Newtown, US: The US Air Force has awarded Lockheed Martin a USD 68 million contract to provide mission readiness, launch, early orbit checkout and on-orbit operations engineering support for the first two GPS III space vehicles. The first and second GPS III satellites are on schedule for launch availability in 2014 and 2015, respectively.
The GPS III programme will replace aging GPS satellites while improving capability to meet the evolving demands of military, commercial and civilian users worldwide.
GPS III satellites will provide for increased accuracy and anti-jamming power while enhancing the spacecraft’s design life and adding a new civil signal designed to be interoperable with international global navigation satellite systems.
Under the contract, Lockheed Martin will provide technical support to the Air Force’s 2nd Space Operations Squadron (2SOPS) and monitor the health and performance of the first two GPS III satellites from launch through their 15 year operational design lives.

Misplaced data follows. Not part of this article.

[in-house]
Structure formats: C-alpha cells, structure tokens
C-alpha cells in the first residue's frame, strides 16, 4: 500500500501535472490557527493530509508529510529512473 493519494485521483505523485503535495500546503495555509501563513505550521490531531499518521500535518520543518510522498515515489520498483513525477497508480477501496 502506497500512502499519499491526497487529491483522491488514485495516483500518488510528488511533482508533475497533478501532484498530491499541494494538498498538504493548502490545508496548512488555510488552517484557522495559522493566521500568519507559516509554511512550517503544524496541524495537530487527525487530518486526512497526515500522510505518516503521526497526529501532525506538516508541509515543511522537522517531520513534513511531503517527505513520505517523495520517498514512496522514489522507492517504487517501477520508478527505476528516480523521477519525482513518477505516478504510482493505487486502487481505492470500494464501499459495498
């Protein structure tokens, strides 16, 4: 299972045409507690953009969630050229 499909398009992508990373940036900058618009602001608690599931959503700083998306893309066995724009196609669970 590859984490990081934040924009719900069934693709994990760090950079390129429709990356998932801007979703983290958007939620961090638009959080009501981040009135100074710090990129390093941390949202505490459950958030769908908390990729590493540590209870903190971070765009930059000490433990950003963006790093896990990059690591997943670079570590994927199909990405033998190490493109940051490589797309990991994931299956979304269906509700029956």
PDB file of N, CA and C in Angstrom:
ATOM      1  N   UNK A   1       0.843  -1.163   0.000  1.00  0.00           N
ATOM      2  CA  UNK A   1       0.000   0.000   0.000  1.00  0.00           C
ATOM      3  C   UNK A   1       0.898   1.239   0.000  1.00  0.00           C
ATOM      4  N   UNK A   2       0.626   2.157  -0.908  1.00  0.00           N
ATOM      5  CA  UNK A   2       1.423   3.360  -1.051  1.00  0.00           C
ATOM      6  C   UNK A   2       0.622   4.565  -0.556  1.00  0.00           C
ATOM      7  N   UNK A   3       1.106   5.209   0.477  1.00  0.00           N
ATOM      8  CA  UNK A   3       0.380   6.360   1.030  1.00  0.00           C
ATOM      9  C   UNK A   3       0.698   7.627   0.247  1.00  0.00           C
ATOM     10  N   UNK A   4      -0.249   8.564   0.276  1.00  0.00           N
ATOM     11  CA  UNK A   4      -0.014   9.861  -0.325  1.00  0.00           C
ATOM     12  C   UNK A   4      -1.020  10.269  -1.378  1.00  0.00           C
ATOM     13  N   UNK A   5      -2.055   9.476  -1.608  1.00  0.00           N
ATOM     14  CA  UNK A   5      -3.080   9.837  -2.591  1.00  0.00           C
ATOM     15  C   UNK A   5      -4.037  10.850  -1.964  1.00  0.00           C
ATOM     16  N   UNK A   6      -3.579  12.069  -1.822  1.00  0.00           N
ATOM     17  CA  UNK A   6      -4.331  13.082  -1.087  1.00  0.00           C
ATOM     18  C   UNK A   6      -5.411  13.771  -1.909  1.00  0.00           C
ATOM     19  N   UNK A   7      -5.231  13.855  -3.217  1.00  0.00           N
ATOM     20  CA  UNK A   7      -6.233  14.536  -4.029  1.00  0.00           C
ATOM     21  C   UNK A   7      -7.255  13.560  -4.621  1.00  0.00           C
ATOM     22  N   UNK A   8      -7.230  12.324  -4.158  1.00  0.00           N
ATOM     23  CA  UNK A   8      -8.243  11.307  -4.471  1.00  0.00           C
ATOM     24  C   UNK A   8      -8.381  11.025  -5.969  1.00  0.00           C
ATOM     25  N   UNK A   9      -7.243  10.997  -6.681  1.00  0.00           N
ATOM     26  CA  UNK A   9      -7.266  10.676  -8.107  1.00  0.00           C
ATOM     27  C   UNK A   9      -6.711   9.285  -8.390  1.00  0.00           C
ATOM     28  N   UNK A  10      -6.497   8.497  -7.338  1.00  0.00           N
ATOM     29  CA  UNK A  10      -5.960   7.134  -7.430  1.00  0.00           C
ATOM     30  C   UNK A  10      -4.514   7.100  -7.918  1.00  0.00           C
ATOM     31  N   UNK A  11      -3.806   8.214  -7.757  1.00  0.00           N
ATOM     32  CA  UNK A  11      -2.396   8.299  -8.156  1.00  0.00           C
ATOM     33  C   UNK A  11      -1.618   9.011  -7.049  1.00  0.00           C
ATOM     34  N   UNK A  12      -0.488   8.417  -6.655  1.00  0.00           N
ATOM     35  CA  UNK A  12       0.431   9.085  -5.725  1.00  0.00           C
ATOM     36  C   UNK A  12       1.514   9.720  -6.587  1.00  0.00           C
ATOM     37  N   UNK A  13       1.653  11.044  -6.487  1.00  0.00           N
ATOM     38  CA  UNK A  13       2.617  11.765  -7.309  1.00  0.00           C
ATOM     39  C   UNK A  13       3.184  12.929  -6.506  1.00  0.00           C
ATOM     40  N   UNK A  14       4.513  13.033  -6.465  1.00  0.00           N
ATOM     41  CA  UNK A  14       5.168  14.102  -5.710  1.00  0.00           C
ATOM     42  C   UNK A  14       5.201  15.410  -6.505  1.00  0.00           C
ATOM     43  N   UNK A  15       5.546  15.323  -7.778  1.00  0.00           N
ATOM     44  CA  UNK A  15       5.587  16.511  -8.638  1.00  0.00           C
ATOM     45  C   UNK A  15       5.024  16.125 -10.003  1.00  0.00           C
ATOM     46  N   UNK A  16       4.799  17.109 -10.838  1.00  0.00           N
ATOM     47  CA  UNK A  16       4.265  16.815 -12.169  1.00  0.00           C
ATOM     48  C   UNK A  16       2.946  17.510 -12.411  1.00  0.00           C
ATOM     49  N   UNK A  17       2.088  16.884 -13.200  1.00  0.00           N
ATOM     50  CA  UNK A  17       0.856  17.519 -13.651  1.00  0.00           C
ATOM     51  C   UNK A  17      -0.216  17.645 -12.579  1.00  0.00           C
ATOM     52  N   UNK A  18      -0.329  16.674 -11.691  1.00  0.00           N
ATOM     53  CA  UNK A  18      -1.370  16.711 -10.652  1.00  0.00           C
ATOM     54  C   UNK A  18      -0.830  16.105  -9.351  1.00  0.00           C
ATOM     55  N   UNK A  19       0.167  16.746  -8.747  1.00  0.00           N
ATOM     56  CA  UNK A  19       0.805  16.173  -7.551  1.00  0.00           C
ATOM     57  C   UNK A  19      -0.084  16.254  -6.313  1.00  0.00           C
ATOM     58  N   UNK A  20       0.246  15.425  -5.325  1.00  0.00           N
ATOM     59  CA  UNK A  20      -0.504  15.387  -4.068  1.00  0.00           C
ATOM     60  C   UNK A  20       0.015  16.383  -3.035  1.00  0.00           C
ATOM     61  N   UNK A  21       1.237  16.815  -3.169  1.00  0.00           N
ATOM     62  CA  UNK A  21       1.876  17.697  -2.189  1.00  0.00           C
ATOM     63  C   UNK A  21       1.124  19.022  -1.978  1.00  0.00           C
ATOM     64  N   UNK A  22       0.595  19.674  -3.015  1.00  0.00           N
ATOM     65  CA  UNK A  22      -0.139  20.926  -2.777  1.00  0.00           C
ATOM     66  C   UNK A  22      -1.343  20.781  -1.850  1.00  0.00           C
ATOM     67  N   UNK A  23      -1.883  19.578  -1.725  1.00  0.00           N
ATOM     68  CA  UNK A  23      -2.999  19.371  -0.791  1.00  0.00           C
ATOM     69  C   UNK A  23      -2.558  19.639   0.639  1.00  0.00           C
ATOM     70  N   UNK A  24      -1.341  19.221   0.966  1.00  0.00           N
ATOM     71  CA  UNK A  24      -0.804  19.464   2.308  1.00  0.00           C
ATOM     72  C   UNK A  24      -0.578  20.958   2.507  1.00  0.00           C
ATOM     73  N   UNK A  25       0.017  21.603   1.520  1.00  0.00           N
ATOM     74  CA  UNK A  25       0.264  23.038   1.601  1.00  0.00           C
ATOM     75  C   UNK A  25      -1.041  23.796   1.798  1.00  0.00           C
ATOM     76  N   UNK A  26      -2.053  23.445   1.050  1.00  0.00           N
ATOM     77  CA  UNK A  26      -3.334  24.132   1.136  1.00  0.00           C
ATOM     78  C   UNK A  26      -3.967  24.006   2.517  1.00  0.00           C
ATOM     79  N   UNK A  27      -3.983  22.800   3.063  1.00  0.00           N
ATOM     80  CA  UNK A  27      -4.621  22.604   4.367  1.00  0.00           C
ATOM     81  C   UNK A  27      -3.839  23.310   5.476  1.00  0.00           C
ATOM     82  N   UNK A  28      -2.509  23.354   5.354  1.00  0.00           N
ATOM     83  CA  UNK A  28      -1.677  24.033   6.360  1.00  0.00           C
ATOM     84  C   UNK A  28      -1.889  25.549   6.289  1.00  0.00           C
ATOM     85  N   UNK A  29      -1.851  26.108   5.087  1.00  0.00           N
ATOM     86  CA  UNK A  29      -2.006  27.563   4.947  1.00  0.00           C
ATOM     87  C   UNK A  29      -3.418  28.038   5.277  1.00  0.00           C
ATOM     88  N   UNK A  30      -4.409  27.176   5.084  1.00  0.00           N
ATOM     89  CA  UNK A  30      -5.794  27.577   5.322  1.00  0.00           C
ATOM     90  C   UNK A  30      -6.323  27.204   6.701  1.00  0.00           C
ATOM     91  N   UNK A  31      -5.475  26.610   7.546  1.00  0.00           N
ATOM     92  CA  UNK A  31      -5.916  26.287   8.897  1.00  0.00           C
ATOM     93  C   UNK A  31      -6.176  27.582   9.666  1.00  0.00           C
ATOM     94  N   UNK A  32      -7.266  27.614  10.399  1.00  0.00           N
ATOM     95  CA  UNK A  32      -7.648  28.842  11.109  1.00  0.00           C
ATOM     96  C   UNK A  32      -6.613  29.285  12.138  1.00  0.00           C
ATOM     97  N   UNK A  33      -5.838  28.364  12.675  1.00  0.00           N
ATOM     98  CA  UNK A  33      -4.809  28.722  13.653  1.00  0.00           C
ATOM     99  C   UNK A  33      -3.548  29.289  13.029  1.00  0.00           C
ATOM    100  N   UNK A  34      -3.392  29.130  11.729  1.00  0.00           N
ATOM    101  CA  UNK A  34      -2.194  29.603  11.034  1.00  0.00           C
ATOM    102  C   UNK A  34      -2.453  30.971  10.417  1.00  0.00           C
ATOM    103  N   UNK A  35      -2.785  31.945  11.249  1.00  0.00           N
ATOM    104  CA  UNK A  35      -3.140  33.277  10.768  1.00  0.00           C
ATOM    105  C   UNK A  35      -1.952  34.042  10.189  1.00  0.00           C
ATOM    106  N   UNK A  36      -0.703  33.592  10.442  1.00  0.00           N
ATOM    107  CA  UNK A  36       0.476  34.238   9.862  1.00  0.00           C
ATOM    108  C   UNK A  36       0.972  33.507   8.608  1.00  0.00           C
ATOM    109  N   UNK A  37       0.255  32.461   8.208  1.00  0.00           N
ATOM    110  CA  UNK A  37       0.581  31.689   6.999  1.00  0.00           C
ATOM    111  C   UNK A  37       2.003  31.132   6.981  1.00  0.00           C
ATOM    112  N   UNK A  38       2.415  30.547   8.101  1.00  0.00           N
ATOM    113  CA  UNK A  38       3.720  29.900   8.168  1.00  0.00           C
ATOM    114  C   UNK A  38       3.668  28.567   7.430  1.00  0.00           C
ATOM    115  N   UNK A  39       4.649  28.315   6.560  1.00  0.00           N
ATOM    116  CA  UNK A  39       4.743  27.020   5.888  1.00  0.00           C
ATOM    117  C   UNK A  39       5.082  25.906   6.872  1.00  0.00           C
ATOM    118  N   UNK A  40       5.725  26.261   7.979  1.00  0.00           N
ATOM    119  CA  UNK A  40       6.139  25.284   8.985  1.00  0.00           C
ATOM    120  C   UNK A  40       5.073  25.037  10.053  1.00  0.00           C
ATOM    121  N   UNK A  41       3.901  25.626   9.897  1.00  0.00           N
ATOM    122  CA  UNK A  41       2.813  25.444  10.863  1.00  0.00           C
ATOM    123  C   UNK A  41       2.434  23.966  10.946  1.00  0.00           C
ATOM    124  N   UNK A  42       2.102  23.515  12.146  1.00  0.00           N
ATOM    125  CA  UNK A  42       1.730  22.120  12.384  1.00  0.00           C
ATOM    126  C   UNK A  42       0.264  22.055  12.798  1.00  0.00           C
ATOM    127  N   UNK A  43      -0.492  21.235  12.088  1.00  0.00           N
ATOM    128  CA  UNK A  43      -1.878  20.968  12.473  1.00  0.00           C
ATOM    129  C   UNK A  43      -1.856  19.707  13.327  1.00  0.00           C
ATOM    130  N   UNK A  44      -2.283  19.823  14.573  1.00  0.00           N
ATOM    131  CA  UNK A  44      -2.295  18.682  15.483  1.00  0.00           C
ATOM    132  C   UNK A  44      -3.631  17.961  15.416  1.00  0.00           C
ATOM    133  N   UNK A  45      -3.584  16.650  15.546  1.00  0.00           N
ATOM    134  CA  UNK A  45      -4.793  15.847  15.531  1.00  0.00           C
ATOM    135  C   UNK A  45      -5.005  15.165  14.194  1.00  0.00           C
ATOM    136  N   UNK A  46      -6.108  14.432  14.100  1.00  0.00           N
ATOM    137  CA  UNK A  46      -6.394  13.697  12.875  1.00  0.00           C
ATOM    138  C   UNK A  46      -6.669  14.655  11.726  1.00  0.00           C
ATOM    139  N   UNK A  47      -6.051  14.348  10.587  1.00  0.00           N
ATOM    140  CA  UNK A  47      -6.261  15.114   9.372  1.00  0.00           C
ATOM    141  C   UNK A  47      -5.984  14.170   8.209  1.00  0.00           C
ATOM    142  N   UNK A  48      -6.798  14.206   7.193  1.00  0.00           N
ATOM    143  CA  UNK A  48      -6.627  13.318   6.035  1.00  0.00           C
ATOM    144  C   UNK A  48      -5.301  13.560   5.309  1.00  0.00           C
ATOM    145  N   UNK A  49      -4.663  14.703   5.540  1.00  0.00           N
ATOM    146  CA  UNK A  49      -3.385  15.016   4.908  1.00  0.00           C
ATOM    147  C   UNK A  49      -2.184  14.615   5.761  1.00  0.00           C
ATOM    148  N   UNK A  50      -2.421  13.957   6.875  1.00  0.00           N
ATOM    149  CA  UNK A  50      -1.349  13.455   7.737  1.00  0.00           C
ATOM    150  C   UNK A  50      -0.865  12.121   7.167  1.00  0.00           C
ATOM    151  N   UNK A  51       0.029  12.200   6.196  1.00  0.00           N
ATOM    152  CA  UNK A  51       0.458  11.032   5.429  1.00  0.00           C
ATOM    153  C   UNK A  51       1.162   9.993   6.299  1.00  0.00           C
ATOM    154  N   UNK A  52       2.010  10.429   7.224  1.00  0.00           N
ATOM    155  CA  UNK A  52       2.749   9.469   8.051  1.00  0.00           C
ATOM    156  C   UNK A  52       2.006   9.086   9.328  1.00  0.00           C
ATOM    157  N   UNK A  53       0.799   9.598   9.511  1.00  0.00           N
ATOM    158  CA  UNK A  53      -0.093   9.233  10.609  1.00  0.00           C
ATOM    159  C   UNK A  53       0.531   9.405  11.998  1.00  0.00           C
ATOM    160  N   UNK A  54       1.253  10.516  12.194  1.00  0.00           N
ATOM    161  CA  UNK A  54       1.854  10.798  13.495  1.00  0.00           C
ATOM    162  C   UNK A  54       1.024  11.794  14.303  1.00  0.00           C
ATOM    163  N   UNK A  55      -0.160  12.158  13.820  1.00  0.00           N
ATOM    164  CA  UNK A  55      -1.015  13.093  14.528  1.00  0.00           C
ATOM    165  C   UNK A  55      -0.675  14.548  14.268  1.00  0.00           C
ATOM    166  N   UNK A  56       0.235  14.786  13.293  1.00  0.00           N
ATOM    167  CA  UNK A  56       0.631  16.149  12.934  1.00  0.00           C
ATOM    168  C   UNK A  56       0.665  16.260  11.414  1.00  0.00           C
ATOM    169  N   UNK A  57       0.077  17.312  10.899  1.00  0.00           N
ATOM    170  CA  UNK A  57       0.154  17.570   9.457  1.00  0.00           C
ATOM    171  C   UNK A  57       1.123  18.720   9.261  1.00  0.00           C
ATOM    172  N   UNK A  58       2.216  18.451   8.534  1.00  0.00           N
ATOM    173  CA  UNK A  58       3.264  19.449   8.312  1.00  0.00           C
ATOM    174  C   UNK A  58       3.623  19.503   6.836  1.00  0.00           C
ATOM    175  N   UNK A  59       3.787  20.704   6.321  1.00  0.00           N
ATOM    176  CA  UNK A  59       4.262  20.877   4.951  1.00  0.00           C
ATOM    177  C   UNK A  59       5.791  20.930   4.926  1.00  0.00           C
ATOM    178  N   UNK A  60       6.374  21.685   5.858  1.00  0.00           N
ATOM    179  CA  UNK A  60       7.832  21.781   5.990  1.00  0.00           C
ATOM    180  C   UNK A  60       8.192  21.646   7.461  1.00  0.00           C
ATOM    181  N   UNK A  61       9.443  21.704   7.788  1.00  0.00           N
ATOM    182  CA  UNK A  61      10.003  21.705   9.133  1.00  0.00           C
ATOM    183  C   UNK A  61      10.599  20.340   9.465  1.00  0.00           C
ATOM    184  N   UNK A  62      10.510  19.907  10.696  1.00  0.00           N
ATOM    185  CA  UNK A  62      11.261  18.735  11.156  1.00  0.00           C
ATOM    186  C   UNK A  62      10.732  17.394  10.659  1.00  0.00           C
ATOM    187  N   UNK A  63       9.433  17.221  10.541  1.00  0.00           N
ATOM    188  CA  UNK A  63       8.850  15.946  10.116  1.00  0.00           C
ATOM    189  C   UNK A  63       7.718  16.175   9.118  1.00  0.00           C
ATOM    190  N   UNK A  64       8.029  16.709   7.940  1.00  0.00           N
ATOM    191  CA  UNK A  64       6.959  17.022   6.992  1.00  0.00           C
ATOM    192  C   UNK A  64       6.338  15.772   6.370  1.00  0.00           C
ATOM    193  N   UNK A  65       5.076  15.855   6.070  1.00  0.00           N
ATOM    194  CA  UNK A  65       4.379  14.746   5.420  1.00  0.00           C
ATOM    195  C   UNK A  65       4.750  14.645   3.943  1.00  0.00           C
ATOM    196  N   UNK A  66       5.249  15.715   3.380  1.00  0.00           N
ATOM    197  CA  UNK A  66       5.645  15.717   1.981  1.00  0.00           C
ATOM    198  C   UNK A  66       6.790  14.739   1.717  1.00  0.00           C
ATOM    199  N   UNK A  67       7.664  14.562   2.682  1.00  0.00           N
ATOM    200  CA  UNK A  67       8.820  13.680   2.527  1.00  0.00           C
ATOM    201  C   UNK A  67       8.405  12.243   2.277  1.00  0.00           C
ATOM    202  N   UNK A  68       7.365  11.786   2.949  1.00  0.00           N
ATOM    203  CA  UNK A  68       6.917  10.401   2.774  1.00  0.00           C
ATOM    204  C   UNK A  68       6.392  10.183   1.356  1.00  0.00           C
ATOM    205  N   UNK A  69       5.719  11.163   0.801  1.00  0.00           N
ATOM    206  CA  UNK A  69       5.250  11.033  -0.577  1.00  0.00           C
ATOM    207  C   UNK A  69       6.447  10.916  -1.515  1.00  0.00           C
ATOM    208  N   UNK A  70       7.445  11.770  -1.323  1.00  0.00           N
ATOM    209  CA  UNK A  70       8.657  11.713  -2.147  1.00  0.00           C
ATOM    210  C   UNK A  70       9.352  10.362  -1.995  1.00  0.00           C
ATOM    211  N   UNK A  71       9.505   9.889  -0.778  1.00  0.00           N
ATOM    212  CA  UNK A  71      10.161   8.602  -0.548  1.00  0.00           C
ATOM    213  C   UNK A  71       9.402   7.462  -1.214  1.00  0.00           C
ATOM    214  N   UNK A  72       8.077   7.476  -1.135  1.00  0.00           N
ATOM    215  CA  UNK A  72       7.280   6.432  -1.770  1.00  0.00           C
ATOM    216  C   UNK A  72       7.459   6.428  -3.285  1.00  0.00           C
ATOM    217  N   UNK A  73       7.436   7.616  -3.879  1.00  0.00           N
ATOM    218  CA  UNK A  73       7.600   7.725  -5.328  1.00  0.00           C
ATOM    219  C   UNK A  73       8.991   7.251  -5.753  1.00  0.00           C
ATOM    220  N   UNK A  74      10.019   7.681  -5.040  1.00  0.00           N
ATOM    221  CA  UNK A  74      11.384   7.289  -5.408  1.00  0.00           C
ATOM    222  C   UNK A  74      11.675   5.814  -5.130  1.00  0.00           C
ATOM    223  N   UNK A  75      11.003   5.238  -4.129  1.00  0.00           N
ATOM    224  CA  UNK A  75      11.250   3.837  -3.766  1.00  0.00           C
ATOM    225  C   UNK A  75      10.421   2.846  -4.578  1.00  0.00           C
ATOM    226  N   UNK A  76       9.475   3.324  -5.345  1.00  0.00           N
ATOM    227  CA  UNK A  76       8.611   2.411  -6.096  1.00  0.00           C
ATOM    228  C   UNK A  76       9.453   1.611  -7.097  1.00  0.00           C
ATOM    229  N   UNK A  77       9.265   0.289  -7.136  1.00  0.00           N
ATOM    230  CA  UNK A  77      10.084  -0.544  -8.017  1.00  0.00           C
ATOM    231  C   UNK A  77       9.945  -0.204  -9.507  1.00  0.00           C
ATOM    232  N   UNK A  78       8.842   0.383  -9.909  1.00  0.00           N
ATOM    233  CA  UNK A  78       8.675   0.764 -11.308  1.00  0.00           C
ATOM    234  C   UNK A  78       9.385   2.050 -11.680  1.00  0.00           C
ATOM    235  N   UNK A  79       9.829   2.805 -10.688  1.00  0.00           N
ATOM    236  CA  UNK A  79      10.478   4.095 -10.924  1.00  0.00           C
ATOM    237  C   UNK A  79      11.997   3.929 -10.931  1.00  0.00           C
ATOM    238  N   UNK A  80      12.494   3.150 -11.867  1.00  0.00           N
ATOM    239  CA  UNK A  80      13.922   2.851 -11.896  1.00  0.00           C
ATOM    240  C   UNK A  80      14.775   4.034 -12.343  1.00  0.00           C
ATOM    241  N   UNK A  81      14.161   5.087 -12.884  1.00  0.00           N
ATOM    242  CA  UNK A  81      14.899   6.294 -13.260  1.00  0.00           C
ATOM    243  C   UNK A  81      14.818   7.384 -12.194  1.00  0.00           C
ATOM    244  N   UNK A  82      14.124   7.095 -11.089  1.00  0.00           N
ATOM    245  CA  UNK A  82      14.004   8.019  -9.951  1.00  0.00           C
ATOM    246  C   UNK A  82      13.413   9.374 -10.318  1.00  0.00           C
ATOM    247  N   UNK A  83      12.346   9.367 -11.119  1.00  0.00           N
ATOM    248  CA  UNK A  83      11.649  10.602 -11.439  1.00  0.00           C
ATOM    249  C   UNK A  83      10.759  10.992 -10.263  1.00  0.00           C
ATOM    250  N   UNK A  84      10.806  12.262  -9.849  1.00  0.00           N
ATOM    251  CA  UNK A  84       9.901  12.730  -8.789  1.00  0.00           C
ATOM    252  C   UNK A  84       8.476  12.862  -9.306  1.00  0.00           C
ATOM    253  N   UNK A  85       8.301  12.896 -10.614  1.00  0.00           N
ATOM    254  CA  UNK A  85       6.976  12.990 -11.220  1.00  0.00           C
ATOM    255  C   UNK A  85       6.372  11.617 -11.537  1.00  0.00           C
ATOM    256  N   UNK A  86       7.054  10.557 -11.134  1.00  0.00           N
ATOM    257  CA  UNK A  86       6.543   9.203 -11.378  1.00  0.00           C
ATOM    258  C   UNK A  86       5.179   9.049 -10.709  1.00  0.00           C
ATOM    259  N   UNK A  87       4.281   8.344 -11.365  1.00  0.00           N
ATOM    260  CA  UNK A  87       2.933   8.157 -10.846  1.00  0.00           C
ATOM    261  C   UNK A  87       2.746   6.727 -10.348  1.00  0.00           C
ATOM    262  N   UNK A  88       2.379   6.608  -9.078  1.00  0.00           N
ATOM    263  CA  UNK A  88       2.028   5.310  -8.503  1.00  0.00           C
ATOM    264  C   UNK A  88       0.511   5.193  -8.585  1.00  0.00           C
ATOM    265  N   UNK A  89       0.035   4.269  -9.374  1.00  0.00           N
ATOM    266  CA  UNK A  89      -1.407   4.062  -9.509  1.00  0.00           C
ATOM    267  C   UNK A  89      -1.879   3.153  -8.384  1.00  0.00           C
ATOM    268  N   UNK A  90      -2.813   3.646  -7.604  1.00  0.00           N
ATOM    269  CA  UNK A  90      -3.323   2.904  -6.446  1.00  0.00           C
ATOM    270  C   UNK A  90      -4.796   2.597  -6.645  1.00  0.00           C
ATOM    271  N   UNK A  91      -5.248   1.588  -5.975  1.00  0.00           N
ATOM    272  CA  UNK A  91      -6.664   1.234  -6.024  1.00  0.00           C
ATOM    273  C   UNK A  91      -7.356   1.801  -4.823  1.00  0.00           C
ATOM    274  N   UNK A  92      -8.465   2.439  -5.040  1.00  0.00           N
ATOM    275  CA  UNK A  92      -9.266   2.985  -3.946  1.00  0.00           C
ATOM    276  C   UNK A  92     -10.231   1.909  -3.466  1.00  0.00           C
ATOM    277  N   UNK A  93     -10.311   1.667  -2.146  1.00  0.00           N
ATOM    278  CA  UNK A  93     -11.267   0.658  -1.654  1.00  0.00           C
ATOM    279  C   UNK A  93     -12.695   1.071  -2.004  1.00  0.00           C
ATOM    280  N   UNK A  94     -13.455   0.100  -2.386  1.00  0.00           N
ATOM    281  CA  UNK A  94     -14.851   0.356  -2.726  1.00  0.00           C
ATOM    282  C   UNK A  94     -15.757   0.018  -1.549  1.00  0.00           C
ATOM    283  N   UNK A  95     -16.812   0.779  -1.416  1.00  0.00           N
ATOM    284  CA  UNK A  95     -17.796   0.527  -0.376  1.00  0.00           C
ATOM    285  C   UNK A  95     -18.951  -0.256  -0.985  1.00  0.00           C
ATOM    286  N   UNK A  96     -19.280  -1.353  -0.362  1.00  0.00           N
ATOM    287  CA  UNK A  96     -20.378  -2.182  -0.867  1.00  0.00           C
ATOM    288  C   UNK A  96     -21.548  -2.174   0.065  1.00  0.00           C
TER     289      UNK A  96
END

The contract will also support the operations of the Launch and Checkout Capability (LCC) at Lockheed Martin’s Newtown facility, which will provide the launch and checkout functionality required to meet availability for the first satellite in 2014.
“The GPS III flight operations contract along with the Launch and Checkout Capability will better synchronise our GPS control and space segments to support the first launch of a GPS III satellite and ensure mission success,” said Capt. Alex Rawling, the Air Force’s GPS III Launch Operations lead.
“We are focused on delivering the critical GPS III capabilities to users as efficiently and affordably as possible.”
“Production of the first two GPS III satellites is progressing well and the flight operations contract will allow our team to ensure the satellites perform as planned throughout their mission lives,” said Karen Gauthier, Lockheed Martin’s GPS III Operations and Sustainment program manager.
“As we near our first launch exercise in August of this year, we are committed to delivering GPS III affordably and efficiently to meet the growing demand for GPS services worldwide.”
In 2008, Lockheed Martin was awarded the contract for the design, development and production of the GPS III Non-Flight Satellite Testbed (GNST) and the first two GPS III satellites, with priced options for up to 10 additional satellites. In early 2012, the Air Force exercised a USD 238 million option for production of the next two satellites, GPS III space vehicles three and four. The Air Force plans to purchase up to 32 GPS III satellites.
Source: Lockheed Martin